Lanham Act Liability for Native Advertising
Casper Sleep, Inc. v. Mitcham, No. 16 Civ. 3224 (JSR), 2016 WL 4574388 (S.D.N.Y. Sept. 1, 2016); and Vitamins Online, Inc. v. HeartWise, Inc., d/b/a NatureWise, No. 2:13-CV-982-DAK, 2016 WL 5106990 (D. Utah Sept. 19, 2016)
A pair of recent Lanham Act cases shows that native advertising (embedded advertising that fails to disclose it is commercial speech) may be a basis for Lanham Act liability but that the scope of such liability may not be coextensive with liability for violations of the FTC Act, as interpreted in FTC’s enforcement guidelines concerning native advertising.
In Casper Sleep, Inc. v. Mitcham, the court denied in part a motion to dismiss a Lanham Act claim brought by a mattress manufacturer against Jack Mitcham, whose website, MattressNerd.com, purported to offer unbiased reviews of various mattresses by a “brand-agnostic and retailer-agnostic” former mattress salesman and disclosed that Mitcham received a “small commission” from various brands of mattresses. At the outset, the court rejected defendant’s argument that Casper’s Lanham Act claim was an improper attempt to create a private right of action to enforce the FTC Act, noting that “courts have held that a ‘plaintiff may and should rely on FTC guidelines as a basis for asserting false advertising under the Lanham Act.’” The court also rejected much of Casper’s claim – including the “nebulous theory” that Mitcham’s statements, “lumped together, create a misleading air of objectivity,” – noting that “the Lanham Act does not impose an affirmative duty of disclosure.” The court declined, however, to dismiss Casper’s Lanham Act claim to the extent it was “premised on specific instances in which Mitcham has directly suggested on MattressNerd.com that he has an affiliate relationship with Casper” (emphasis added). Citing an article in which Mitcham compared a Casper mattress with two other mattress brands, the court noted that this “three-way comparison allegedly falsely stated that Mitcham is an ‘affiliate for all of the companies mentioned in the article,’” which could “plausibly mislead consumers by . . . suggesting that Mitcham has the same pecuniary interest in pushing sales of Casper that he does in pushing sales of each of the other mattress companies mentioned in the review.” View the decision.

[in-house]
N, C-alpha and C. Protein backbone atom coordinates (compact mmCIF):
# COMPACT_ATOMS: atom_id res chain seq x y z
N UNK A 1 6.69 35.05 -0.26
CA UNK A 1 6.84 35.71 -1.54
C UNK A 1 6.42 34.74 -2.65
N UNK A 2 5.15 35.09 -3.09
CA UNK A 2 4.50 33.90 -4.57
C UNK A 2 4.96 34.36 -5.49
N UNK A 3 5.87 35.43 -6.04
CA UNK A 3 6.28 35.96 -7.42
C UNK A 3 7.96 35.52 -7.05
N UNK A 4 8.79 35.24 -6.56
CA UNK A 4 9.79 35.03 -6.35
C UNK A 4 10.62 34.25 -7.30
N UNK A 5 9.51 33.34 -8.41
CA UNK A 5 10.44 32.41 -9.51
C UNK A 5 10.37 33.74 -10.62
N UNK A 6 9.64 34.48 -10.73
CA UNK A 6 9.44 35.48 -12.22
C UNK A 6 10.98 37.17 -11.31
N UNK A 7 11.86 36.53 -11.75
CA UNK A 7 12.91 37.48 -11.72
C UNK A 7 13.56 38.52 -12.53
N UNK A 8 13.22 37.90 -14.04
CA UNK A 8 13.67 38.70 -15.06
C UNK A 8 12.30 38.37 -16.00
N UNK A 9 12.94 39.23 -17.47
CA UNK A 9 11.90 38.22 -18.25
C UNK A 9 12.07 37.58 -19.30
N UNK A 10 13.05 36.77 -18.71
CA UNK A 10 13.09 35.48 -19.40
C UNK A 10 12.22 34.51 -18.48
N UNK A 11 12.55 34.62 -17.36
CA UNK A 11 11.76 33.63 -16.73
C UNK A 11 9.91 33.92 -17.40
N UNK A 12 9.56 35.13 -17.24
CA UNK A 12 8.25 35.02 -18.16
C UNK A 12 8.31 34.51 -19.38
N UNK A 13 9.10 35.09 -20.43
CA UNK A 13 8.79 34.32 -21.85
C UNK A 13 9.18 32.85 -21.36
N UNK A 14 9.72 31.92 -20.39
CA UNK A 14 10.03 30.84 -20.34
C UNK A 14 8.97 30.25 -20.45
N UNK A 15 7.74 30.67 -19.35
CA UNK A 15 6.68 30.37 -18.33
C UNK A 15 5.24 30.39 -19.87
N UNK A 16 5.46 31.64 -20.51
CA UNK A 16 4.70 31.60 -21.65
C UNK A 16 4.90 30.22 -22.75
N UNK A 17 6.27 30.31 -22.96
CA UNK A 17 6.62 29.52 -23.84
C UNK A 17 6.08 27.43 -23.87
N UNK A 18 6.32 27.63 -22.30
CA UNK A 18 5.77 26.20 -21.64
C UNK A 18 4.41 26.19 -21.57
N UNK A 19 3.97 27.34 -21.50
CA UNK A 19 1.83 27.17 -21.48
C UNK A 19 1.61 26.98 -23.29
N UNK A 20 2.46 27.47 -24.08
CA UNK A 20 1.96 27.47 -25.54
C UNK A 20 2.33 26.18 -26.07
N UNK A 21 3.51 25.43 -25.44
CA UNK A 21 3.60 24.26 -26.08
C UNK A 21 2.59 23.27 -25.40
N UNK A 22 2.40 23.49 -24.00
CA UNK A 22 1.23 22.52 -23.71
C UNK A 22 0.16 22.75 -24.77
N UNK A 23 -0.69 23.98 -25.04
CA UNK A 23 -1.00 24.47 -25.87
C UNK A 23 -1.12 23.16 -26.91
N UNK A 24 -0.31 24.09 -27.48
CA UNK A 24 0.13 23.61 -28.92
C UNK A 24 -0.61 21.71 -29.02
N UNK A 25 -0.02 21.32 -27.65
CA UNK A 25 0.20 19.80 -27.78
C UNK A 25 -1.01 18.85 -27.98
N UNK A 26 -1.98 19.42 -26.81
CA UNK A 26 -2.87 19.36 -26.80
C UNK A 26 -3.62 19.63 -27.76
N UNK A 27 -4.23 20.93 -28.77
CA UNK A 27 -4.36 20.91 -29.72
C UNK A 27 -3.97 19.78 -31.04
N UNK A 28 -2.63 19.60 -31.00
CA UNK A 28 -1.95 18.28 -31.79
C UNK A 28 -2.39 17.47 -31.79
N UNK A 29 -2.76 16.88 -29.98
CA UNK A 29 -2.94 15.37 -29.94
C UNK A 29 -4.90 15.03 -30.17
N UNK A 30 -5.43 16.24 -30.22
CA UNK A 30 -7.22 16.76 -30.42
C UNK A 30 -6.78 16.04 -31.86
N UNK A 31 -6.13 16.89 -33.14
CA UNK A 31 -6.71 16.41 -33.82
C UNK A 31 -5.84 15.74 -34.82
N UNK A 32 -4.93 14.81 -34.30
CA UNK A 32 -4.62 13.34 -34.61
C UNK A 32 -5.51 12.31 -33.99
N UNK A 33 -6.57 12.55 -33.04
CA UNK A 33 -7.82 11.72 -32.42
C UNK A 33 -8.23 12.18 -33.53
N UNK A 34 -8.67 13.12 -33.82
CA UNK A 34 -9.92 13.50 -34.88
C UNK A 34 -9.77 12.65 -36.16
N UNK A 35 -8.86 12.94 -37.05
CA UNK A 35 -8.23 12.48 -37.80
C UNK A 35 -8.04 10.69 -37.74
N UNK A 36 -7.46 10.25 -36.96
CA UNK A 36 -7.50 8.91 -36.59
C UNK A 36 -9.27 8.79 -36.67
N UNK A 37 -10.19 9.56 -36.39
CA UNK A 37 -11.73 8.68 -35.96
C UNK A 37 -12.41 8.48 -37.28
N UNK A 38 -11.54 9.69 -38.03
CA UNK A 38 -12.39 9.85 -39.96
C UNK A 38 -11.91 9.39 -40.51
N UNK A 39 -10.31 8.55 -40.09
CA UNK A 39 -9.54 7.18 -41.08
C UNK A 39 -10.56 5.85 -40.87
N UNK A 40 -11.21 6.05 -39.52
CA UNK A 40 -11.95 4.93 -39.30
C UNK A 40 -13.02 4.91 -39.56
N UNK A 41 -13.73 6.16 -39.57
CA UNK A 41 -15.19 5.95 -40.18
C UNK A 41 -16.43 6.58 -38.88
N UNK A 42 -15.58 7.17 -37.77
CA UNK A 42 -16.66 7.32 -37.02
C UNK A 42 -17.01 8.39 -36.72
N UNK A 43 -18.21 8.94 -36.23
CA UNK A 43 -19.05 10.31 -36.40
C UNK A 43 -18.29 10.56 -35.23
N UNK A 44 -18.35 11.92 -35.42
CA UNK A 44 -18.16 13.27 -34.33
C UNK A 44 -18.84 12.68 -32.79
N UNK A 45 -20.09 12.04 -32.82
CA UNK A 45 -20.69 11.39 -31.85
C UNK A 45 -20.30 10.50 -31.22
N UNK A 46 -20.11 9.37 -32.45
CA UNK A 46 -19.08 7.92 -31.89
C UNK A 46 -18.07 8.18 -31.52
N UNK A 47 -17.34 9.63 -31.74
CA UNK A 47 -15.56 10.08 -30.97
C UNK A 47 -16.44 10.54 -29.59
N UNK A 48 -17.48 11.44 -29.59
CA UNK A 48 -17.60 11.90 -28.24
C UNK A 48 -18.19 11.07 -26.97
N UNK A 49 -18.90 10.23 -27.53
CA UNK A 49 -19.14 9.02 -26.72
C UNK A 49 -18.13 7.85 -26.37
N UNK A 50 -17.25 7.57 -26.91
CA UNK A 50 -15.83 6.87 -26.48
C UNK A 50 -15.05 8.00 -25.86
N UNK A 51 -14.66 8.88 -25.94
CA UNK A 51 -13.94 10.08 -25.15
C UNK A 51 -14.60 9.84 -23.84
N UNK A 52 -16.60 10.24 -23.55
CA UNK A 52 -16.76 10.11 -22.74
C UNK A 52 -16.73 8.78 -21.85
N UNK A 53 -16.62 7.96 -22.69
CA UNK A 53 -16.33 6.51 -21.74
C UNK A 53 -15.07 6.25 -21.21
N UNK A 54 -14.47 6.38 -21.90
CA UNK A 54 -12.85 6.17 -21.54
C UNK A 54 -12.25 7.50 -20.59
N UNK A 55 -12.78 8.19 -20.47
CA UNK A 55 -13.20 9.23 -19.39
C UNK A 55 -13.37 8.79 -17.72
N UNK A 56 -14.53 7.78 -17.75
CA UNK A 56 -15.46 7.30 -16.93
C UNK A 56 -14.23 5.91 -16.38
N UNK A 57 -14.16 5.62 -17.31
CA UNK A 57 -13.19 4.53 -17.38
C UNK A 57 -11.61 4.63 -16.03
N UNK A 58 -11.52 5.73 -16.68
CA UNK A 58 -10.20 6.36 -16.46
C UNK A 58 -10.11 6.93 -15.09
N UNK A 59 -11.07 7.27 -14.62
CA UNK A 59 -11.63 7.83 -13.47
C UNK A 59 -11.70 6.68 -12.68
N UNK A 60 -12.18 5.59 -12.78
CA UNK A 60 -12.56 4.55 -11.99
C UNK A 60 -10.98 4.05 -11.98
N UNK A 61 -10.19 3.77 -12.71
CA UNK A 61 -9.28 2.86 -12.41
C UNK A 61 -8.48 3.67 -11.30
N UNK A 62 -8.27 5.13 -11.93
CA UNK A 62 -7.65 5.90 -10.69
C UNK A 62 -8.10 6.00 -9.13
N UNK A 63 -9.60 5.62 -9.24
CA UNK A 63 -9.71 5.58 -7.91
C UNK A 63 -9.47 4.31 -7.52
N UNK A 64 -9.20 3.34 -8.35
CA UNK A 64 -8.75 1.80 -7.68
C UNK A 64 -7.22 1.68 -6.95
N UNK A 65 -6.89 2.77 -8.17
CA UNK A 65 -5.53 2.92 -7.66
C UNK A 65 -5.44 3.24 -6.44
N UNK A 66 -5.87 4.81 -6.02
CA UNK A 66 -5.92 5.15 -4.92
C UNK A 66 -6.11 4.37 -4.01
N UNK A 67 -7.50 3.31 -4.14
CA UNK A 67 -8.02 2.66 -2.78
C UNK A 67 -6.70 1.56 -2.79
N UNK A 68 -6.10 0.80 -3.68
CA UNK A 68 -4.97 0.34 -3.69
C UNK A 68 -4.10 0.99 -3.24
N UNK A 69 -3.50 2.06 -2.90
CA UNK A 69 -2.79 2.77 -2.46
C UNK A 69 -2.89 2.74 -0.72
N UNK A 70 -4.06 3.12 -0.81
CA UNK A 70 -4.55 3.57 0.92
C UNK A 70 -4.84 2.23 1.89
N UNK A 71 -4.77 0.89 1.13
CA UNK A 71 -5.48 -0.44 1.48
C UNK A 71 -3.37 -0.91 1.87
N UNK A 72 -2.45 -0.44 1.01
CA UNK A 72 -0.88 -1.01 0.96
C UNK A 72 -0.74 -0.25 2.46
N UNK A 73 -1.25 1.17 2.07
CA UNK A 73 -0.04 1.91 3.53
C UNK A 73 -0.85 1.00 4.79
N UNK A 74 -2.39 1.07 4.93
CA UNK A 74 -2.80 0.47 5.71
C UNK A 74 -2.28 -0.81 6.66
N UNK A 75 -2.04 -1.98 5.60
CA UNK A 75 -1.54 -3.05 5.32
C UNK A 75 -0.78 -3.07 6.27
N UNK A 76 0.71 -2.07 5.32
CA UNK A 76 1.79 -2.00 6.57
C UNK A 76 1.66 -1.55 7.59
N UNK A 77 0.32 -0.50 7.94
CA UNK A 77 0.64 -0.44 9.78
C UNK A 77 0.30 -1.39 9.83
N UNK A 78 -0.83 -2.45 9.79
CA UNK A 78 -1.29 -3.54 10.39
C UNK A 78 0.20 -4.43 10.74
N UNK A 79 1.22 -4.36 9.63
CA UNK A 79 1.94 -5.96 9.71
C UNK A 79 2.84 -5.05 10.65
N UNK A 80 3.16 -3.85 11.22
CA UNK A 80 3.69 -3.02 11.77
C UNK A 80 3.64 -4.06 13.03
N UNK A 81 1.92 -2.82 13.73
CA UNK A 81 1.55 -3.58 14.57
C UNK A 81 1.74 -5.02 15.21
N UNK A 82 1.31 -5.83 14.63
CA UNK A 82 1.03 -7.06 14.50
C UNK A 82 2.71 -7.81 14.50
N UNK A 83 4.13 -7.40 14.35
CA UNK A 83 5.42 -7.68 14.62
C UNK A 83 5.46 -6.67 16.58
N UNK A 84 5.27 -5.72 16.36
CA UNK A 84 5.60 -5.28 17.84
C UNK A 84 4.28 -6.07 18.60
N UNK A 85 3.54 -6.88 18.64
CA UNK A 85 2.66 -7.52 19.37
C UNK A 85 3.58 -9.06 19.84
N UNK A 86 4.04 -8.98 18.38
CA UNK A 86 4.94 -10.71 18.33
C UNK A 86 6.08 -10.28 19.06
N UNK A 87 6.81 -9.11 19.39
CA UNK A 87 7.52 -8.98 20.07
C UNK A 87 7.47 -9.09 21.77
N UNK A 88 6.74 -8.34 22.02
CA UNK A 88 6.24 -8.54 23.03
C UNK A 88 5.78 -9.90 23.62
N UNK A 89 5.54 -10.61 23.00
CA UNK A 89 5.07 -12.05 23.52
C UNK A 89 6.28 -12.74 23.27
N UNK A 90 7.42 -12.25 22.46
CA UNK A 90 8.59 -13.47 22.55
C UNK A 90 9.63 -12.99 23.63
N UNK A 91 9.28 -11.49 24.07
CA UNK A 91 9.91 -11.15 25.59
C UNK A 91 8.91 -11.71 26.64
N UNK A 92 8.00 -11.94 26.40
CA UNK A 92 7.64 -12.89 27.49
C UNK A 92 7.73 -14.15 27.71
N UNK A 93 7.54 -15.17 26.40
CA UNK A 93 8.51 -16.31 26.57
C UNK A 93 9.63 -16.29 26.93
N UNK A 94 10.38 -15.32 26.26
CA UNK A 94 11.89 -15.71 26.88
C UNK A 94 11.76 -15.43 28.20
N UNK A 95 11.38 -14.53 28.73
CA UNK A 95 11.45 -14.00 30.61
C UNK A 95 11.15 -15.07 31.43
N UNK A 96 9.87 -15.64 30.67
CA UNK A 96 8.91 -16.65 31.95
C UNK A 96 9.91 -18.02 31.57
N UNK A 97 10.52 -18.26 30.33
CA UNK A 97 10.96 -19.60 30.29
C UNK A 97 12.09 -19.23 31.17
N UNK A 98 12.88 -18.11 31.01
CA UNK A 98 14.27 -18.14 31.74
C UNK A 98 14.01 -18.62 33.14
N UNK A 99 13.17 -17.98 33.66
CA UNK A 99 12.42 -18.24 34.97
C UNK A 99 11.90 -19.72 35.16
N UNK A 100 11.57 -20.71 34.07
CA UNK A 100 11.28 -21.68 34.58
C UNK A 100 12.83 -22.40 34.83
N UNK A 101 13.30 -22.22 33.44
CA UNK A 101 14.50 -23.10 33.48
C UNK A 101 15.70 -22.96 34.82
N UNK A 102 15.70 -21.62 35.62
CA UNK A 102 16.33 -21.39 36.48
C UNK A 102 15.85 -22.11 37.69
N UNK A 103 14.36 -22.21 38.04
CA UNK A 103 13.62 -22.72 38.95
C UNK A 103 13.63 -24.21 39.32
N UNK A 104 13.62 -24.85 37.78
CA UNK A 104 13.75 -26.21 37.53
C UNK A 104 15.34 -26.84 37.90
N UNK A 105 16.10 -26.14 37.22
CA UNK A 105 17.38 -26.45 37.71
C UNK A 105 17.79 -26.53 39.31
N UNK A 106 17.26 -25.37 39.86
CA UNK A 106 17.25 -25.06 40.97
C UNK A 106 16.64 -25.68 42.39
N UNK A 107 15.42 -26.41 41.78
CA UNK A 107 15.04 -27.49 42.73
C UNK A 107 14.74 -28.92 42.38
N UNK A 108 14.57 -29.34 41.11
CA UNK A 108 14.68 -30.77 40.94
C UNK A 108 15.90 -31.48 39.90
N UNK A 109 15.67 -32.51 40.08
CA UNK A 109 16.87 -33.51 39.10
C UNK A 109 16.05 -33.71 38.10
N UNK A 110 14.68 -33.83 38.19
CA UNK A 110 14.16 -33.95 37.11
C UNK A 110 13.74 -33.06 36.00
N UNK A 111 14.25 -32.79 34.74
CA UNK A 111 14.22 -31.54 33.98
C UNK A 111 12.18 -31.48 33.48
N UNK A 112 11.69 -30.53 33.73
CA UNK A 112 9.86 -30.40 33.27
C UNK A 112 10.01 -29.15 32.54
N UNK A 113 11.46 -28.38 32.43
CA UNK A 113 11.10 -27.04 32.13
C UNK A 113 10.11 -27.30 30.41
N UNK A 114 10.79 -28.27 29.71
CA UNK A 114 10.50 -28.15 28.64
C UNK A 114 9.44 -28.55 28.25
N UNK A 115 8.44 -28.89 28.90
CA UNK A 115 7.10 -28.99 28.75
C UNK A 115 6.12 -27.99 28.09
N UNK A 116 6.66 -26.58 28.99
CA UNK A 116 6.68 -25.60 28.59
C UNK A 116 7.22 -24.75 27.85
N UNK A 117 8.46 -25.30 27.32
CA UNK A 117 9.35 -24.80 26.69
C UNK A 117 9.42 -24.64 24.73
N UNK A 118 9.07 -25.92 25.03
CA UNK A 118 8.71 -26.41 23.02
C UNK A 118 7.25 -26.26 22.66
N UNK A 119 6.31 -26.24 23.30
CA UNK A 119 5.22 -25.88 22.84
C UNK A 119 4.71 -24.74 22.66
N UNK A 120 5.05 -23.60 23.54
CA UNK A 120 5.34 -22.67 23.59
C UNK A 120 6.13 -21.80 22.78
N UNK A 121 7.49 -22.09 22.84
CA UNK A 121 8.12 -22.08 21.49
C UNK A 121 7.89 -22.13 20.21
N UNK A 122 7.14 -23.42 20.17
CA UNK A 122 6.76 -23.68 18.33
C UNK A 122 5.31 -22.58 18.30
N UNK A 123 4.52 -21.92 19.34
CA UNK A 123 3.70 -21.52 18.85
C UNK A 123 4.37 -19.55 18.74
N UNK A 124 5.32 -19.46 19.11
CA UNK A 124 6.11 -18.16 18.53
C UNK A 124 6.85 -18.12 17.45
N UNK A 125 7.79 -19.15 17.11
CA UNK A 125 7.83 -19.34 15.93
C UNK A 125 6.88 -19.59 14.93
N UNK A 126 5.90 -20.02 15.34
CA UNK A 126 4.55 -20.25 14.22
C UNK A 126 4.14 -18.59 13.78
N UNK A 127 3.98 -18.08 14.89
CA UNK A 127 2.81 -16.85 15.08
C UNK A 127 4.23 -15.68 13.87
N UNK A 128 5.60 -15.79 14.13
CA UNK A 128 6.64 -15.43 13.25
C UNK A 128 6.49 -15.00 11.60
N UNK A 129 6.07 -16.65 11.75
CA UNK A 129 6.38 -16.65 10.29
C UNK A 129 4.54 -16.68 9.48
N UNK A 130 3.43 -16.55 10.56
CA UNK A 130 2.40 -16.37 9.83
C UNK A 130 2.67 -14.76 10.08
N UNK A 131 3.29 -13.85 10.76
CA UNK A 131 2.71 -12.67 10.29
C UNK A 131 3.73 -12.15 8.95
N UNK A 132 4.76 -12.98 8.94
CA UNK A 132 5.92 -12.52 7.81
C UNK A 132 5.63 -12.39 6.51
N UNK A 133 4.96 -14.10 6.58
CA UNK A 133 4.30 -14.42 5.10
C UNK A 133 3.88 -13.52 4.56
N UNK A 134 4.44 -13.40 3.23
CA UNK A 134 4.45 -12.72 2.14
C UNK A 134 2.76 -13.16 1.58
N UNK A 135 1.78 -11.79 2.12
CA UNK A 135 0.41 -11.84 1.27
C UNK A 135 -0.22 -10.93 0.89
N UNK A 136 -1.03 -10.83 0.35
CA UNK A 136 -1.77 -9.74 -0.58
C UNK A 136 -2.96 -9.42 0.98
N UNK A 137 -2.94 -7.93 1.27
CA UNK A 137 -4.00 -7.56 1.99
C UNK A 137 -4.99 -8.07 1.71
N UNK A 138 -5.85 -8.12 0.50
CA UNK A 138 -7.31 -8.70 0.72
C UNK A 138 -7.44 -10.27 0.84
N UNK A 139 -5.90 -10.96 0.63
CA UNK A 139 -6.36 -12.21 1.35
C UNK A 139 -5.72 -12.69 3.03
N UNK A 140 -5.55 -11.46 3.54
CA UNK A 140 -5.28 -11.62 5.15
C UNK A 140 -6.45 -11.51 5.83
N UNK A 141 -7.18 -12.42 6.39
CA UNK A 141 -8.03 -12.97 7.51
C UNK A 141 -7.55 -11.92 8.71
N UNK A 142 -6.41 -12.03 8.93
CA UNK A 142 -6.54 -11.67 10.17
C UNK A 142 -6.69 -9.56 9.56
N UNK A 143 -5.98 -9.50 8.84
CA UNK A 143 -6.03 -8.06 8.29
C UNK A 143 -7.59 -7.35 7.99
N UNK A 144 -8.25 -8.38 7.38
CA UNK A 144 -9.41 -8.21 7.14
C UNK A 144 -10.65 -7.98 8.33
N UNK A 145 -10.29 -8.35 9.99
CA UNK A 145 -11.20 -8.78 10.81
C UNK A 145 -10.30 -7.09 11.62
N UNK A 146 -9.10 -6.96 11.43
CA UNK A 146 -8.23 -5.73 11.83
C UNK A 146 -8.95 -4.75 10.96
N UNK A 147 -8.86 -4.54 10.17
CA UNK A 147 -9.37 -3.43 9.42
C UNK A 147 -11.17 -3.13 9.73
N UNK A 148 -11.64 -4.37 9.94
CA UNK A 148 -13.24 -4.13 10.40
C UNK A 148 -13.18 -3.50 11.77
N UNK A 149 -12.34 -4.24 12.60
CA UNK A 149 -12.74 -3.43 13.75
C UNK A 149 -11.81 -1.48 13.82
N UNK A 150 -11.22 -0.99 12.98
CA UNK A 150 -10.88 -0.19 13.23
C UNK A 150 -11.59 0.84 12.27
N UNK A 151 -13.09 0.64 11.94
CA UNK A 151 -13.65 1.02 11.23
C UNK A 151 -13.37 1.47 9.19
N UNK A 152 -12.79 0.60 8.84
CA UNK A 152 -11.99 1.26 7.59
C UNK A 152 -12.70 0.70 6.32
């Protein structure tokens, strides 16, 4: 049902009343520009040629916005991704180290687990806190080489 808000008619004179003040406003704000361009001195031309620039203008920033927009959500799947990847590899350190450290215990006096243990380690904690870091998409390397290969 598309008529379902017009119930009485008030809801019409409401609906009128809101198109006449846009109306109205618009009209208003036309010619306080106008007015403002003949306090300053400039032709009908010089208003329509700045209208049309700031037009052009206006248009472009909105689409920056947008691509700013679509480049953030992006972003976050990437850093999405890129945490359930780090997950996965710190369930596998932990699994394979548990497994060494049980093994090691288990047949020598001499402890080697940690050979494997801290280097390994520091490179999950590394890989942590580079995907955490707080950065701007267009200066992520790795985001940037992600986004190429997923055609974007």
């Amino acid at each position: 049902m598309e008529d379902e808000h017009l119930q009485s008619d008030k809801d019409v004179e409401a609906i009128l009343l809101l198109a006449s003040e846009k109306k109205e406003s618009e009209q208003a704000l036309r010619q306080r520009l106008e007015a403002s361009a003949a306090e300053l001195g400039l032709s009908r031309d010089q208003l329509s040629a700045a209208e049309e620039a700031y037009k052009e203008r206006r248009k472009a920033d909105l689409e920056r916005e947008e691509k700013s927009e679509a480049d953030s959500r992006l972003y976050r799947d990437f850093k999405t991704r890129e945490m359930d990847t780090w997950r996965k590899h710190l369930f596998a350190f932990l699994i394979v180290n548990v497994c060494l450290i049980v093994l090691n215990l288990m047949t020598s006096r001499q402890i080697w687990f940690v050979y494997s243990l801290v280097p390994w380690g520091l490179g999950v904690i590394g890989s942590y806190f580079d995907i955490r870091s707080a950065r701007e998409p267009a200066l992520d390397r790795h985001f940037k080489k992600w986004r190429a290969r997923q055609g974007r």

Similarly, in Vitamins Online, Inc. v. HeartWise, Inc., the court denied summary judgment for a Lanham Act false advertising claim between rival nutritional supplement manufacturers, based on allegations of manipulating consumer reviews on Amazon.com. Employees of defendant NatureWise engaged in a regular practice of voting on the “helpfulness” of positive reviews on its product pages, which “increased the likelihood that potential customers would see positive reviews of its products first.” NatureWise also “encouraged customers to post or repost their positive reviews on Amazon by offering them free products or gift cards,” and in some instances made “minor edits to the reviews before asking the customers to post them on Amazon.” The court granted summary judgment for NatureWise on plaintiff’s Lanham Act claim to the extent it was premised on incentivizing customers to write positive reviews with gift cards and free products, noting that plaintiff had adduced no proof any of the reviews “were counter to the actual experience of the customers.” But the court denied summary judgment for NatureWise on the basis of its “attempt to manipulate the prominence of the reviews,” finding that “[t]he representation being made by the placement of these reviews on the product page is that customers wrote, posted, and rated the reviews and that the reviews that appear first in the list are the ones that customers found to be most helpful.” The court noted: “The broad language of Section 43(a) of the Lanham Act should serve as a warning to online retailers that they should leave customer reviews to customers.” View the decision.